What you need to know:
- Mr Panyako warned that the nurses would disrupt health services in July to put pressure on the government to implement the CBA.
- KPMDU secretary-general Ouma Oluga said it is up to county governments to find ways of financing the CBA.
A national health crisis is looming after the government on Wednesday ruled out allocating Sh11.6 billion to the counties for doctors and nurses’ salaries as provided for in the Collective Bargaining Agreement signed last year.
Treasury Cabinet Secretary Henry Rotich said it would not be possible to provide the money and asked the counties to work within the Sh314 billion allocated to them, meaning that they will have to adjust their development budgets.
“Counties will have to reprioritise their budgets. Any additions in terms of wage bill must be managed within the equitable share of revenue,” Mr Rotich said when he appeared before the Finance and Budget committee of the Senate.
The decision was immediately opposed by the Council of Governors (CoG) and the Kenya National Union of Nurses (KNUN), which threatened to call a national strike.
CoG chairman Josphat Nanok warned that the move would derail the implementation of the CBA and accused the Treasury of reducing the road maintenance fund to counties from 20 per cent to 15 per cent.
“We hope that Senate will stand with governors to ensure that we have resources to deliver on our mandate. A number of counties are going to struggle to get the resources,” Mr Nanok, who is also the Turkana governor, said.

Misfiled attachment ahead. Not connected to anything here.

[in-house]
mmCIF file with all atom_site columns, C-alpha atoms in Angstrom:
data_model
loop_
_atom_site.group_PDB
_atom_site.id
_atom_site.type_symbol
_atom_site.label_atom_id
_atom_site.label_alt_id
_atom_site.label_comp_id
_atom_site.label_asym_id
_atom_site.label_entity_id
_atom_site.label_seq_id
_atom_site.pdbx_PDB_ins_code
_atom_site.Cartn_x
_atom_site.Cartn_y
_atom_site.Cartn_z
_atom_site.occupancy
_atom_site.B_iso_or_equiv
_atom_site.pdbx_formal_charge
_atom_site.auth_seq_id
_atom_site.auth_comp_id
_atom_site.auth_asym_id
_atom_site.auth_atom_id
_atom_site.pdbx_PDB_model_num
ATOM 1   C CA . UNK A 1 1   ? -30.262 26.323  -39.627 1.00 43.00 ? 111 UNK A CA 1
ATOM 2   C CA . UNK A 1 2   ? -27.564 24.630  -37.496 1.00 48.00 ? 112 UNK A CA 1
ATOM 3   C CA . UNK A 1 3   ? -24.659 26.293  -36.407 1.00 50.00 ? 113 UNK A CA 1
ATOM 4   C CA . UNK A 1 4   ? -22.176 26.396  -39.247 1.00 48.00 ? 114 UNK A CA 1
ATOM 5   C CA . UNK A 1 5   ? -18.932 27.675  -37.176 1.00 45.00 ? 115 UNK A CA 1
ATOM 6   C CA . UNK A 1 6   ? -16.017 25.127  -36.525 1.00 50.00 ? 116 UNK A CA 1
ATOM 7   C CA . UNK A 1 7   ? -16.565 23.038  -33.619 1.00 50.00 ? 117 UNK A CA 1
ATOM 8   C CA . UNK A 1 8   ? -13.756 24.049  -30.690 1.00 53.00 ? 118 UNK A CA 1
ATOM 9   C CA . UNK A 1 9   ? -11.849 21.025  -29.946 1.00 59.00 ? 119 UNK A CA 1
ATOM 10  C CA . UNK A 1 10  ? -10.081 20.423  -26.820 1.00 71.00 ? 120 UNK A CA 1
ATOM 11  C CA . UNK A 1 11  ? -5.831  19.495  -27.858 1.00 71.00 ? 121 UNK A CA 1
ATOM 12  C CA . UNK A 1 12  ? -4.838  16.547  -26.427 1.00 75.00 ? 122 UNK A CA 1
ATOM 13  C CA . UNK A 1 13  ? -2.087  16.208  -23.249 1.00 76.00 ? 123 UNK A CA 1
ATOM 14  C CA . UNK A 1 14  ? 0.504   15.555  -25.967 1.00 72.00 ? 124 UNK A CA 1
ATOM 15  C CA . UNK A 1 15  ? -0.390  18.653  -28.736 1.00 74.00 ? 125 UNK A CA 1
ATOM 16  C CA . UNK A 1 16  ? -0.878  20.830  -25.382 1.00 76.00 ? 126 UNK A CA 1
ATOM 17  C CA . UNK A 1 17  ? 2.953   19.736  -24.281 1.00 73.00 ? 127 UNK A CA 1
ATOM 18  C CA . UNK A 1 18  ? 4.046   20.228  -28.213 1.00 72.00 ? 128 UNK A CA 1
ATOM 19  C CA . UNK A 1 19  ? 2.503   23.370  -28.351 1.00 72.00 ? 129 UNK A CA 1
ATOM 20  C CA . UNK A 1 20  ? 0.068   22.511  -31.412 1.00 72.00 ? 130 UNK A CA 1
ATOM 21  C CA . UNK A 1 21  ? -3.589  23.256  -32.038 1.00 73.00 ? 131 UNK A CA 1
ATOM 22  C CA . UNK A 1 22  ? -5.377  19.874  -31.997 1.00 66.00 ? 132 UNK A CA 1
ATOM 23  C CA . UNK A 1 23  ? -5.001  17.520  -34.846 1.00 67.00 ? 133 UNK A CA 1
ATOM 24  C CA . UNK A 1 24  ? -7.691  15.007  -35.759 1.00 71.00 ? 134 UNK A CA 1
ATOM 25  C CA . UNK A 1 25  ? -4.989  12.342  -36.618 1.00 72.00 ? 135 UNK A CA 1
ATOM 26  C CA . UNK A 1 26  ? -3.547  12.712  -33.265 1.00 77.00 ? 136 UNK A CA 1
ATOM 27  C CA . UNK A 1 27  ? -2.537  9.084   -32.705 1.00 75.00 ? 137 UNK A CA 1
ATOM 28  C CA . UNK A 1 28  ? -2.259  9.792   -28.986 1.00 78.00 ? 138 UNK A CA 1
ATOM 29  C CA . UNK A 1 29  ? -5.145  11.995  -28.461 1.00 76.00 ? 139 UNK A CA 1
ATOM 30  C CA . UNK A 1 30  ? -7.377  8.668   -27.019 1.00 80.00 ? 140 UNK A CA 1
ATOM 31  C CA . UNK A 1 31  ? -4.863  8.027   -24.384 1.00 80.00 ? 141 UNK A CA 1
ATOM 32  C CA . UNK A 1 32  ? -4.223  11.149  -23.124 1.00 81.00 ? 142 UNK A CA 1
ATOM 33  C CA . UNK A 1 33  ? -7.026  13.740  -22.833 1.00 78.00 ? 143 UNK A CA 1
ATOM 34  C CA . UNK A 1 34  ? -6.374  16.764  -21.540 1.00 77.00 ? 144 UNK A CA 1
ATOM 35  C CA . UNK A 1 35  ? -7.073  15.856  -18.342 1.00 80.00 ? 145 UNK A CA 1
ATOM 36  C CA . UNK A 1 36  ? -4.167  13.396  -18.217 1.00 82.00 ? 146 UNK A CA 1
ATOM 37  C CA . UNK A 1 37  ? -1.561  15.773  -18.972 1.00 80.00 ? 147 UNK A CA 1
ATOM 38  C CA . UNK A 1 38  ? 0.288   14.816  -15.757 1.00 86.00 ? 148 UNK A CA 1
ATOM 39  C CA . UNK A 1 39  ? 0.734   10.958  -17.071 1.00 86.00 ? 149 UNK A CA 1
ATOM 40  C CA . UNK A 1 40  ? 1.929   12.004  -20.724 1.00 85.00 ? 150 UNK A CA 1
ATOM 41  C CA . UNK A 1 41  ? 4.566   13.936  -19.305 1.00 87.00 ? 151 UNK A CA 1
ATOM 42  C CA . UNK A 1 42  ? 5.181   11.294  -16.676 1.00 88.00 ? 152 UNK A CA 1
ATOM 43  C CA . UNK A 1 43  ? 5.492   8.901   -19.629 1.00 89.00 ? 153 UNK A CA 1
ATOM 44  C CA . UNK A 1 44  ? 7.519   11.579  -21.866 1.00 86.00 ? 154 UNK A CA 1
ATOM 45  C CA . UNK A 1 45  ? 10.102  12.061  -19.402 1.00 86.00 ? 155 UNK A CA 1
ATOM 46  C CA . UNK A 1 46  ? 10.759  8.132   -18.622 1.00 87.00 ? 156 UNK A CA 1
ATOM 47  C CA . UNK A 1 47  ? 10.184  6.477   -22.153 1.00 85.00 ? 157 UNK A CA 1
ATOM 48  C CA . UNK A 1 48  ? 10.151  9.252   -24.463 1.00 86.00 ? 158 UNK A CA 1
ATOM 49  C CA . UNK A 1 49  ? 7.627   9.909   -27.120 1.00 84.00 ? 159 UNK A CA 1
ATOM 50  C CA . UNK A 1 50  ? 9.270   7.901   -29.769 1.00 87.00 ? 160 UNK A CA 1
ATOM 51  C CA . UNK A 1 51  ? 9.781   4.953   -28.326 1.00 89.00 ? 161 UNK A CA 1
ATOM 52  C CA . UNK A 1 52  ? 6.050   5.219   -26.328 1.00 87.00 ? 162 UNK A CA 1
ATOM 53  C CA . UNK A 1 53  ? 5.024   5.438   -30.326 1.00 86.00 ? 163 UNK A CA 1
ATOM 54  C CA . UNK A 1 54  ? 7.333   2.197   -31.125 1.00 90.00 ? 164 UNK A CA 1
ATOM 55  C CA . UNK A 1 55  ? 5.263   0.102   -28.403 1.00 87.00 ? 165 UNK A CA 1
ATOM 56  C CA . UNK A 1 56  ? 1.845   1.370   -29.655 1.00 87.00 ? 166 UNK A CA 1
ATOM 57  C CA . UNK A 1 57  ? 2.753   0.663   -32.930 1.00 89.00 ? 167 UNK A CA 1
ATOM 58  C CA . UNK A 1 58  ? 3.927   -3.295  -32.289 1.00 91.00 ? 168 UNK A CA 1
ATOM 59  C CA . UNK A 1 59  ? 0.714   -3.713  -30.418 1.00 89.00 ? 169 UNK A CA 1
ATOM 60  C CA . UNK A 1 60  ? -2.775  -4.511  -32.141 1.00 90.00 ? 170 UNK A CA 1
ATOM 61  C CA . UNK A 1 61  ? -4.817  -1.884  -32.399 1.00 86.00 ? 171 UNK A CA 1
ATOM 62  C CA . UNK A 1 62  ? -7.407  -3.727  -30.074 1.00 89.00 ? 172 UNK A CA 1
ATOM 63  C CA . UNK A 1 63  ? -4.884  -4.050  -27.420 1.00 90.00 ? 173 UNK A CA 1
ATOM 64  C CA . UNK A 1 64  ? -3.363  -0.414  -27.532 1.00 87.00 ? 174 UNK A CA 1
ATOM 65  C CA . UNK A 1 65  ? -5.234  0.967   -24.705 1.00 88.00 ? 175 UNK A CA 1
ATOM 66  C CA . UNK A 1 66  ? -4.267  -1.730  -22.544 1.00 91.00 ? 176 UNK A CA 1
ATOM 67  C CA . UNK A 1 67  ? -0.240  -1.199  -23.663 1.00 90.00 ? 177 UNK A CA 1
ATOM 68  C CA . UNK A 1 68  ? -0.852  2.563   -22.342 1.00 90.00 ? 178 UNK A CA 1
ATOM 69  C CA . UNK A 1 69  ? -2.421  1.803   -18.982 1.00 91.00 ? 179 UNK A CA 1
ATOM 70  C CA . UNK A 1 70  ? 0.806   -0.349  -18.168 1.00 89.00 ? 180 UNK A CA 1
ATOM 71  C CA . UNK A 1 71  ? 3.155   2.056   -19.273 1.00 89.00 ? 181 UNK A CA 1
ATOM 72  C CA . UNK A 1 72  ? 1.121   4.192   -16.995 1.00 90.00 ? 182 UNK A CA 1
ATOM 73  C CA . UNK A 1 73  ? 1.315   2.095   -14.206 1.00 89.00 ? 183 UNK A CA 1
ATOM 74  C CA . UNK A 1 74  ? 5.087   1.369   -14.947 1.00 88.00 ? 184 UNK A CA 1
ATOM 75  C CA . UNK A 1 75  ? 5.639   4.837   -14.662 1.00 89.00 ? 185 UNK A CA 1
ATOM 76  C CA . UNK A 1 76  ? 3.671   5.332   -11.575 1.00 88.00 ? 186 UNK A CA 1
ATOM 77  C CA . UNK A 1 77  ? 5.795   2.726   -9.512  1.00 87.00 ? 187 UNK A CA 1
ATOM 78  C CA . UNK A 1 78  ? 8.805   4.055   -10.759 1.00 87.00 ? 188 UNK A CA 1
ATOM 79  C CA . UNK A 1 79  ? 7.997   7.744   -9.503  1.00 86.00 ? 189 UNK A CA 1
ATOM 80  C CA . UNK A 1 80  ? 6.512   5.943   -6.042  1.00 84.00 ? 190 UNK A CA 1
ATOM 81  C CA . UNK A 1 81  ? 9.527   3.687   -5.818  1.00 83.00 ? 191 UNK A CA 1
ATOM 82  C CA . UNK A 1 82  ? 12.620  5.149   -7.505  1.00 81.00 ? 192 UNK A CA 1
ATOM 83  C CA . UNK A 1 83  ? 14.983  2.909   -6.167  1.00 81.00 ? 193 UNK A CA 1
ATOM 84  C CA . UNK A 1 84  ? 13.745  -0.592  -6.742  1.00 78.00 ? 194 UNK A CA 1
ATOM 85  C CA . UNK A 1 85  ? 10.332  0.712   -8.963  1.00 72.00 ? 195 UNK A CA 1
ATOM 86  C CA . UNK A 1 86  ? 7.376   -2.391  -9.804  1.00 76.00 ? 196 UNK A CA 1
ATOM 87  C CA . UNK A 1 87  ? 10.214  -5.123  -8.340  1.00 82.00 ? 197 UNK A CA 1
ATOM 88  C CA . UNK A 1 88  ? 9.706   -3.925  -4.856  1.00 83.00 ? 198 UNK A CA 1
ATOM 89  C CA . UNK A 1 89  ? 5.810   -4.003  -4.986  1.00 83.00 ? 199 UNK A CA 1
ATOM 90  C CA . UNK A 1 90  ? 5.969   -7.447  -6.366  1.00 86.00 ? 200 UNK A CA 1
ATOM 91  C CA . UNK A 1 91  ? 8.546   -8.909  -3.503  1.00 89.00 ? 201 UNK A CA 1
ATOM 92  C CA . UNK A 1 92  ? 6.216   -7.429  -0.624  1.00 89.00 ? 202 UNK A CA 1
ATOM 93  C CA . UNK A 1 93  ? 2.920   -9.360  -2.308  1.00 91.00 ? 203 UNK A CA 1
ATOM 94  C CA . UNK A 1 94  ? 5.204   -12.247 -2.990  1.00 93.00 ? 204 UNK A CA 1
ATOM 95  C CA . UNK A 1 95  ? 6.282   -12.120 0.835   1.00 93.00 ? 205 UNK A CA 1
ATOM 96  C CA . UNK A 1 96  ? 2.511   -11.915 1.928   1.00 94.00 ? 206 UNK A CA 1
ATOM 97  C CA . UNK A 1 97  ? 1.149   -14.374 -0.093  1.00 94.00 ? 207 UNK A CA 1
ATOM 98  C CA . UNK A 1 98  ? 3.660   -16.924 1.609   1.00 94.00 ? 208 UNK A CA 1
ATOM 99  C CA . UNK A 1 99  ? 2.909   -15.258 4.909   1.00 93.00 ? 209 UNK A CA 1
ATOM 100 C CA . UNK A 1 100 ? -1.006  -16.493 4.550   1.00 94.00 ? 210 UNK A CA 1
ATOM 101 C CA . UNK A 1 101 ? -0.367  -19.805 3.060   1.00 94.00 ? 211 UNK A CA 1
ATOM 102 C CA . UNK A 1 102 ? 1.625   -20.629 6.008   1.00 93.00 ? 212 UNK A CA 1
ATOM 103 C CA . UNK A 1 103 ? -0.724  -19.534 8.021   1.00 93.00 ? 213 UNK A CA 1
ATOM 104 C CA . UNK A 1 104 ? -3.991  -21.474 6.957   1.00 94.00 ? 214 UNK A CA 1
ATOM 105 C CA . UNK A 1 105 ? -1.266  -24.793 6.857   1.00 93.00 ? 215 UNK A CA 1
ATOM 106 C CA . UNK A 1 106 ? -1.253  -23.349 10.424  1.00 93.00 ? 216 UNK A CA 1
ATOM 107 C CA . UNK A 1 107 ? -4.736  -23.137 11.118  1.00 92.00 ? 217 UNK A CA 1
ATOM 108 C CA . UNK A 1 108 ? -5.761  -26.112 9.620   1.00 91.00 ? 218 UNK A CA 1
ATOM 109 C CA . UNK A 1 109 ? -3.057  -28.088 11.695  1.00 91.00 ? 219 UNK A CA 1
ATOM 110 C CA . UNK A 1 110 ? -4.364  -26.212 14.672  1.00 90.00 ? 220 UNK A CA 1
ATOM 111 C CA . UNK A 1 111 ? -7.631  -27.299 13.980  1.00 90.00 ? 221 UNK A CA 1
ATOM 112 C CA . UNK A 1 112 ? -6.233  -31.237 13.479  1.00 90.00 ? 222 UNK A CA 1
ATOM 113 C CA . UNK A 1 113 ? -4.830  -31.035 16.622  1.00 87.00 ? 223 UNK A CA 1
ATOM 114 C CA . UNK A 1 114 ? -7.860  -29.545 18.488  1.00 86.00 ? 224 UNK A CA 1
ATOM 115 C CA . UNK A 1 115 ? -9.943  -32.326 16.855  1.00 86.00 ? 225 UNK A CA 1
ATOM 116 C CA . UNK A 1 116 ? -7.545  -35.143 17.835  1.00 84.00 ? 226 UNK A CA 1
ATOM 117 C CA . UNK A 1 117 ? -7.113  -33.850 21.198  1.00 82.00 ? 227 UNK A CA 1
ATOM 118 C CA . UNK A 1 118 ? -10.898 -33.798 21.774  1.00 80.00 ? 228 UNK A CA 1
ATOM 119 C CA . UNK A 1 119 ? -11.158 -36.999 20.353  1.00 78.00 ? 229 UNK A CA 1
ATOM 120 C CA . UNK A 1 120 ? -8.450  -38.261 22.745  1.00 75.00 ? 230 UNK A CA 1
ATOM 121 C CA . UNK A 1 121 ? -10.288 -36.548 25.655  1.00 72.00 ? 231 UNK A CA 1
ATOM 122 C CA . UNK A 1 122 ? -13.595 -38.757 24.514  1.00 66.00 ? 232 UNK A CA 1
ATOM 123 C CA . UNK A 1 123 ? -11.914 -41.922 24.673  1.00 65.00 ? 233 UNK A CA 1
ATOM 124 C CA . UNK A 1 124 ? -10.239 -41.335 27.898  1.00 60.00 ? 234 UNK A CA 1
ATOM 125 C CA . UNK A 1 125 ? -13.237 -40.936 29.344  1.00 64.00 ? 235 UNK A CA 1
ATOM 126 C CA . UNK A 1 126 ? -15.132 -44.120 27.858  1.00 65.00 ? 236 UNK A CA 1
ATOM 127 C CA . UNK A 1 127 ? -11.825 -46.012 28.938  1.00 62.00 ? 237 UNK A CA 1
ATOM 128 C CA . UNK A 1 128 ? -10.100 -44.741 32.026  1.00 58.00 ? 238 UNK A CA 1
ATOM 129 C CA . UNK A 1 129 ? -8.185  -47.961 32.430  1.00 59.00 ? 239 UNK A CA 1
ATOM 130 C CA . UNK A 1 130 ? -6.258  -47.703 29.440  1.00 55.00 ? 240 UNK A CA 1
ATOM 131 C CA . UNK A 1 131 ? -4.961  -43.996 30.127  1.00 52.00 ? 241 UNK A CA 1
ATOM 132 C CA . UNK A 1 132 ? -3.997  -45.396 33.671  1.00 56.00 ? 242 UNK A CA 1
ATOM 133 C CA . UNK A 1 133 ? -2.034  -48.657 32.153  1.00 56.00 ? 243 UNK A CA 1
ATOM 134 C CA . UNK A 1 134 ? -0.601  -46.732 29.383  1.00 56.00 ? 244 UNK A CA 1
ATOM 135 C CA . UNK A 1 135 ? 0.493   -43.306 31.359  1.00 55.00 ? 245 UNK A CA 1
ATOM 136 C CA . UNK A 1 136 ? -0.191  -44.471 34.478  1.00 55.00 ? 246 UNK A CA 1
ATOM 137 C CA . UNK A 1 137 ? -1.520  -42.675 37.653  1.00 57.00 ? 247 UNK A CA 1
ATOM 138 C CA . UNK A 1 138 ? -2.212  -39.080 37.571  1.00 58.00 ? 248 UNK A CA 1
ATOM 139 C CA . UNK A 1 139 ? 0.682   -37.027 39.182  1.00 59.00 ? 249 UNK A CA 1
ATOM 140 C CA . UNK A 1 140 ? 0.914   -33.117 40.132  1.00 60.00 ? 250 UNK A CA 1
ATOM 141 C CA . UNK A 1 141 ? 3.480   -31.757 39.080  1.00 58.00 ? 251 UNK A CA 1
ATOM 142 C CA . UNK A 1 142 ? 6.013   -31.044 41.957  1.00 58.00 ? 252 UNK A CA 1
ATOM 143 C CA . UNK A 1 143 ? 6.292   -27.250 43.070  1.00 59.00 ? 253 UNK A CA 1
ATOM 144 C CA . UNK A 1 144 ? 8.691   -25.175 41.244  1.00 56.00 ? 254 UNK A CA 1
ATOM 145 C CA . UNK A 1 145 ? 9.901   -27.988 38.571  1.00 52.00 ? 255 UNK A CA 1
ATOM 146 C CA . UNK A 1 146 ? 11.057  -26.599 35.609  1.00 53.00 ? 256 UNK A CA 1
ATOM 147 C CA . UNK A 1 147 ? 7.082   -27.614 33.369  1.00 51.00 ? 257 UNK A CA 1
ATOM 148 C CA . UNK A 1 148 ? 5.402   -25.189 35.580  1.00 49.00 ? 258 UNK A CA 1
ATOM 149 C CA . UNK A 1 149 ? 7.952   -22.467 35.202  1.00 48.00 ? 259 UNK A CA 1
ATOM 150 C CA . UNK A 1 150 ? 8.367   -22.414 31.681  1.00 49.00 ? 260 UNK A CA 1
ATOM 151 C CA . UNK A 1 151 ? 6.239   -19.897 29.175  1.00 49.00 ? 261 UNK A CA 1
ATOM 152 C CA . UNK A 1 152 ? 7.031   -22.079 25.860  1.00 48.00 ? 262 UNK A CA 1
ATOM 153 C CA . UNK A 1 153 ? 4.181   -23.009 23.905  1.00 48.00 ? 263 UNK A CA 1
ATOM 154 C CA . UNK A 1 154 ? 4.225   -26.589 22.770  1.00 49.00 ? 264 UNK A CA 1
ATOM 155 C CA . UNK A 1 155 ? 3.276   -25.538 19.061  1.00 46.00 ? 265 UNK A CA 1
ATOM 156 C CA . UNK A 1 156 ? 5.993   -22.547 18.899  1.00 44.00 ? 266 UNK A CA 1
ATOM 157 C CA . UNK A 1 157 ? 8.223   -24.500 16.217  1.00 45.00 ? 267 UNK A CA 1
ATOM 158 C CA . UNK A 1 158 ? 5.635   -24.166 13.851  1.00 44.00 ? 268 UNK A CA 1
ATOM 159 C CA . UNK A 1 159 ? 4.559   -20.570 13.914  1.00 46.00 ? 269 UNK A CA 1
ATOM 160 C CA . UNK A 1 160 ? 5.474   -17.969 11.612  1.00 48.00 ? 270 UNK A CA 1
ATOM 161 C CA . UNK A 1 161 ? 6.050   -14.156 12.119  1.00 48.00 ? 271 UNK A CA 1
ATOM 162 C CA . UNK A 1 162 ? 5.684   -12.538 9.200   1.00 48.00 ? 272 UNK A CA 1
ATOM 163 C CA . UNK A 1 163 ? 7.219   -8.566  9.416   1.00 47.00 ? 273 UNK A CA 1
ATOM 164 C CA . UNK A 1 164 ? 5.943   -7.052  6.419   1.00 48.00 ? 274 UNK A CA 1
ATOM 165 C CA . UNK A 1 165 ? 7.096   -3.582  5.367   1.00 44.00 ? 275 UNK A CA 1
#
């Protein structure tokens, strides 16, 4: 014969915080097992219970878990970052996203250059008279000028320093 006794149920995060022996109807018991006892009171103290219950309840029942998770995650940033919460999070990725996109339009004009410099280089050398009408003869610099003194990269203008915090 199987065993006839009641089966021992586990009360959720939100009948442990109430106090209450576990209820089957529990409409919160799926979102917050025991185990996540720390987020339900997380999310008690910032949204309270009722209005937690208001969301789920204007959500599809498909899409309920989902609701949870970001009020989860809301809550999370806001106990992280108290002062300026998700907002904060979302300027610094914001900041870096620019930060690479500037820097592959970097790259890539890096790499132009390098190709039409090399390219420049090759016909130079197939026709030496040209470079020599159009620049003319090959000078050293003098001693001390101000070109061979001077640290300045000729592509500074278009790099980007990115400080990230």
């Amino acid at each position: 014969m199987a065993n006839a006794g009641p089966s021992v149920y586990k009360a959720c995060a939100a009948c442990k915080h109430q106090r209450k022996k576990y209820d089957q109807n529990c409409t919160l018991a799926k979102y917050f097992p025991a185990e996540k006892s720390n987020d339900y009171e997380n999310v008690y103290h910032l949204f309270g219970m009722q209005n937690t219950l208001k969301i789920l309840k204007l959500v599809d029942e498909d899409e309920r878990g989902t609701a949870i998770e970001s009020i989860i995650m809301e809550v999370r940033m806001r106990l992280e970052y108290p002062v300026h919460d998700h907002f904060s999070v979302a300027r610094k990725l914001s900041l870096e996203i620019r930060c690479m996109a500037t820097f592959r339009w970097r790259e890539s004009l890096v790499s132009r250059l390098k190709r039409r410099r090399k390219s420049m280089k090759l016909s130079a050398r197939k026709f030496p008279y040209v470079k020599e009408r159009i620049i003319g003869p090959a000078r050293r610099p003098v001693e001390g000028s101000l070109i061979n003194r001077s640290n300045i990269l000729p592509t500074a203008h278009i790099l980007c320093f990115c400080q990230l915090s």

KNUN secretary-general Seth Panyako warned that the nurses would disrupt health services in July to put pressure on the government to implement the CBA.
“If they are trying to do that, then let them prepare because services will be paralysed,” he said.
Kenya Medical Practitioners and Dentists’ Union (KPMDU) secretary-general Ouma Oluga said it is up to county governments to find ways of financing the CBA.
“It is the business of the national government and the counties to sort out their own problems. What we know is that we have a binding agreement in place that needs to be implemented,” Dr Oluga said.
The CBA was signed last year on November 2 by the nurses, doctors, the 47 county governments and the Health ministry to end a five-month long strike, which had totally crippled services in public hospitals.
The Treasury’s decision not to release the funds could work against the government’s stated objective to achieve affordable universal healthcare, which is part of the Jubilee administration’s 'Big Four' agenda.
It is also likely to rekindle the acrimonious relations between the two levels of government on revenue-sharing.
Mr Rotich called for a reduction of the budgets between the two levels of government as the country grapples with a Sh84 billion shortfall in revenue collection.
He said the national government was paying teachers, the military, police and other workers and told the governors to meet their own obligations to the doctors and nurses.
“Let everyone rationalise. The national government is doing away with hospitality and transport.
"It should not be that one level of government is struggling, while the other is busy spending as before. Things have changed,” he said.
Services in the public health facilities ground to a halt across the country as the nurses and doctors downed tools in agitation for a CBA last year.
The strike saw some patients, especially expectant mothers, and children seek services in the neighbouring countries as the nurses dug in.
Mr Rotich said resources would be given to counties based on what the economy can generate and challenged the governors to improve their revenue collection systems.